Client: Dario's Brasserie
Location: Omaha, NE, United States
Completion date: 2012
Artwork budget: $2,000
Michael P. Hamilton
The pal • ate pavilion at the elevATE event in Omaha, Nebraska was an exercise in exhibiting the power of the detail in shaping architectural space, where steel and recycled pallets were the main components. The conventional materials were reorganized unconventionally by connecting the pallets to either side of a flitch beam, allowing the pallets to clear span the entire volume of space used for a unique dining event. The main bar and side tables were constructed from modified pallets; the front of the bar was screened with discarded Belgian Ale bottles which were reclaimed from the chef's own brasserie.
The pal • ate pavilion was designed and built as a part of a large-scale, site-specific community event that set out to accelerate the momentum across disciplinary boundaries; with the focus of land use, food, agriculture, and transportation. The event took place on a bridge over the Interstate 80 corridor in Omaha, Nebraska; an aggregation of concrete yards, rail corridors, unused lots, and in between spaces, this corridor comprises an extensive amount of Omaha’s landscape. pal • ate was one of nineteen unique “Elevation Stations” lining the bridge and served as one of the only structures providing shade for this summer event. The result was an unprecedented collaboration between artists, designers, architects and chefs.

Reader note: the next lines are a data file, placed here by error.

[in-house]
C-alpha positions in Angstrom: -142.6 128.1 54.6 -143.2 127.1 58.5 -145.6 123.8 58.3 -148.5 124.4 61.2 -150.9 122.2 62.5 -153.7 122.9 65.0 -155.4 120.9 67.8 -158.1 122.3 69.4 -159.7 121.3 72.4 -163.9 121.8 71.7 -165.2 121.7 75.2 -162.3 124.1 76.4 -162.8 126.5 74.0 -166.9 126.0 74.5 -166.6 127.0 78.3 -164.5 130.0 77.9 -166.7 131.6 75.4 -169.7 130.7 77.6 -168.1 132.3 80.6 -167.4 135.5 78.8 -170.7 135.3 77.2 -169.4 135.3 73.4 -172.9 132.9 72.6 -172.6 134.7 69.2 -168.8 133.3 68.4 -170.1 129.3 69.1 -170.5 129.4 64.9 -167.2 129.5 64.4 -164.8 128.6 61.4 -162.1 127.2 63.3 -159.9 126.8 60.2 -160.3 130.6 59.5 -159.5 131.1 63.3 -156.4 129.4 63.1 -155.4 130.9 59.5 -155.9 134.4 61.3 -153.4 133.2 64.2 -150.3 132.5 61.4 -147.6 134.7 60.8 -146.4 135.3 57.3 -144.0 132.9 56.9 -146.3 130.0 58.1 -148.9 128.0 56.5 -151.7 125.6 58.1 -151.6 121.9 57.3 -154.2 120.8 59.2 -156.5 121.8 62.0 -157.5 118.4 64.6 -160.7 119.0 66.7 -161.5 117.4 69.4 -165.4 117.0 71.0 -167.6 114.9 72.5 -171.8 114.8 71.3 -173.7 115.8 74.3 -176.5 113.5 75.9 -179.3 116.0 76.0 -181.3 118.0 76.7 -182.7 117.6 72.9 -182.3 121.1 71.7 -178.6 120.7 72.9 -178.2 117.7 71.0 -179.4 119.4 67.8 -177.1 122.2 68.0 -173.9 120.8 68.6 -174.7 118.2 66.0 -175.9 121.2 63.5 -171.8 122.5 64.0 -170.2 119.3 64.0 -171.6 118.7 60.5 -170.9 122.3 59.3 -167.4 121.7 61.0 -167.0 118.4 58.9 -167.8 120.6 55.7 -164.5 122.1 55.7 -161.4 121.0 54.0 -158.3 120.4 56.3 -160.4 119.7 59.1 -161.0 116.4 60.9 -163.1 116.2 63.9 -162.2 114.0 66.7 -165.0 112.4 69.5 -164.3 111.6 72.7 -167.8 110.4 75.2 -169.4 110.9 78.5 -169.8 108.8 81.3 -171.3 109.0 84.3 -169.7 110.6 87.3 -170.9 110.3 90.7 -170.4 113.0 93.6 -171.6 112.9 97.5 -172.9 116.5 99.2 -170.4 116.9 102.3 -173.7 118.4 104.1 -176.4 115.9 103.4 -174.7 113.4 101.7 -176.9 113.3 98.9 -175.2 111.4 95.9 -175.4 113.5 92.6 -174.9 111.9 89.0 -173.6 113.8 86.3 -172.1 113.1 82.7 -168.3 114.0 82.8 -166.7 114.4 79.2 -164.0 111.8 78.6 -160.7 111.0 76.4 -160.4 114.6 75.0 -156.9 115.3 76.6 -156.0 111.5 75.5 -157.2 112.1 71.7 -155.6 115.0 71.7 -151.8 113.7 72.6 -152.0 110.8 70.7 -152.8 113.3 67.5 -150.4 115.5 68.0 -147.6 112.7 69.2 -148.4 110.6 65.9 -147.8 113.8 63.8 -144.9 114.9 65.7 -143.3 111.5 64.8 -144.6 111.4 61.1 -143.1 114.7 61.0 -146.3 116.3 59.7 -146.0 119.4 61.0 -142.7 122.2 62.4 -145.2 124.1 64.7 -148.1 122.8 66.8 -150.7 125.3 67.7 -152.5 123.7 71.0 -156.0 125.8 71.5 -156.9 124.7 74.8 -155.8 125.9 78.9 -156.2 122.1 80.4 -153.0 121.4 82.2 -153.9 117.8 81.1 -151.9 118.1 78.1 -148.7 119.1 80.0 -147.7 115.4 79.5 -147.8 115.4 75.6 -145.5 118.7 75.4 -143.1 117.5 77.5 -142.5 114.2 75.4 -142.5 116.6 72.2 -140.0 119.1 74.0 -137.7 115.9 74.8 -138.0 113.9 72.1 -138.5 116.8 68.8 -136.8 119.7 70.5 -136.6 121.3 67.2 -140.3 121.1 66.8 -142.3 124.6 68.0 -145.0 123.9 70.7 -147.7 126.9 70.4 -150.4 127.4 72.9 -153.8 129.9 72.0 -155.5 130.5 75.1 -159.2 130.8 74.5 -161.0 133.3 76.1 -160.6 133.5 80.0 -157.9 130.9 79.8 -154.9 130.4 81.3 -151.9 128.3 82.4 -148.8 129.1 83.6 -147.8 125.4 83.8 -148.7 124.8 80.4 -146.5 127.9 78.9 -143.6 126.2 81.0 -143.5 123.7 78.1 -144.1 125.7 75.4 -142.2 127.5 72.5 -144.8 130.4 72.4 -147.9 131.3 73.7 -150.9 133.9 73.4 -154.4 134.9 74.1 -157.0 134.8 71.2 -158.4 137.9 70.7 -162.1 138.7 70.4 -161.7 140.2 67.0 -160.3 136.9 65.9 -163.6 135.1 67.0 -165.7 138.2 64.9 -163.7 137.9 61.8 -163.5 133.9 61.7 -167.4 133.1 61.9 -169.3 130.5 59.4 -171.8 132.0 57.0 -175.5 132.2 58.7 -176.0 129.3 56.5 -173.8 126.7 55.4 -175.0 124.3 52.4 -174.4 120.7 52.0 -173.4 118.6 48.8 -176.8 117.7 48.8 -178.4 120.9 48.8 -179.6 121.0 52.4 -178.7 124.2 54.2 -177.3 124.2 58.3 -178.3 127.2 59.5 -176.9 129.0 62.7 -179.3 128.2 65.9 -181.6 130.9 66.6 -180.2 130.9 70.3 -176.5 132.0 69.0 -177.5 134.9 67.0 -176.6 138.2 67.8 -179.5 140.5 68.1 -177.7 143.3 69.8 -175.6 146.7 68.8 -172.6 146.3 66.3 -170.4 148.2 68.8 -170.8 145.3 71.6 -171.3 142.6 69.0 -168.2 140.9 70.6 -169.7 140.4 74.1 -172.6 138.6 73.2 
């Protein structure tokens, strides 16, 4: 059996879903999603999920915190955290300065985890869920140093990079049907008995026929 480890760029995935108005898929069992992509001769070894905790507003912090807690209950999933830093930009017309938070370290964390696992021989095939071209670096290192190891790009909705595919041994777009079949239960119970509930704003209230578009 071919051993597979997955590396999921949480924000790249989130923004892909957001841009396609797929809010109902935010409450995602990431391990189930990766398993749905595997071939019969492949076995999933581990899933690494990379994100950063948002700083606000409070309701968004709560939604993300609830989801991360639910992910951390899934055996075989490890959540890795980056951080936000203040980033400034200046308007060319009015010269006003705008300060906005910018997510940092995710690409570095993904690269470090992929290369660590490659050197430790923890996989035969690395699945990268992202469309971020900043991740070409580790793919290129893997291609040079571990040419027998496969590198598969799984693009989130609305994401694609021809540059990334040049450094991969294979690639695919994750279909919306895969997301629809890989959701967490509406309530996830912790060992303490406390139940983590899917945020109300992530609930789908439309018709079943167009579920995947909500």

The uniqueness of the collaboration for the pal • ate team was that the boundaries between artist and designers/architects were blurred for much of the design and construction process. At the beginning the team met with the chef at his brasserie where he loosely set out his goals. The design team worked collaboratively on ideas, sketching, and studying various ideas. While departed, the team would independently be thinking about solutions, trying to find the big idea that everyone could get excited about. The team would reconvene, layout the ideas and collaboratively and rapidly go through them finding all the flaws. The idea came from the question of how best to maximize readily available materials that could be donated. This was a true cross-disciplinary event where artists took the role of designers/architects and architects took the role as artists.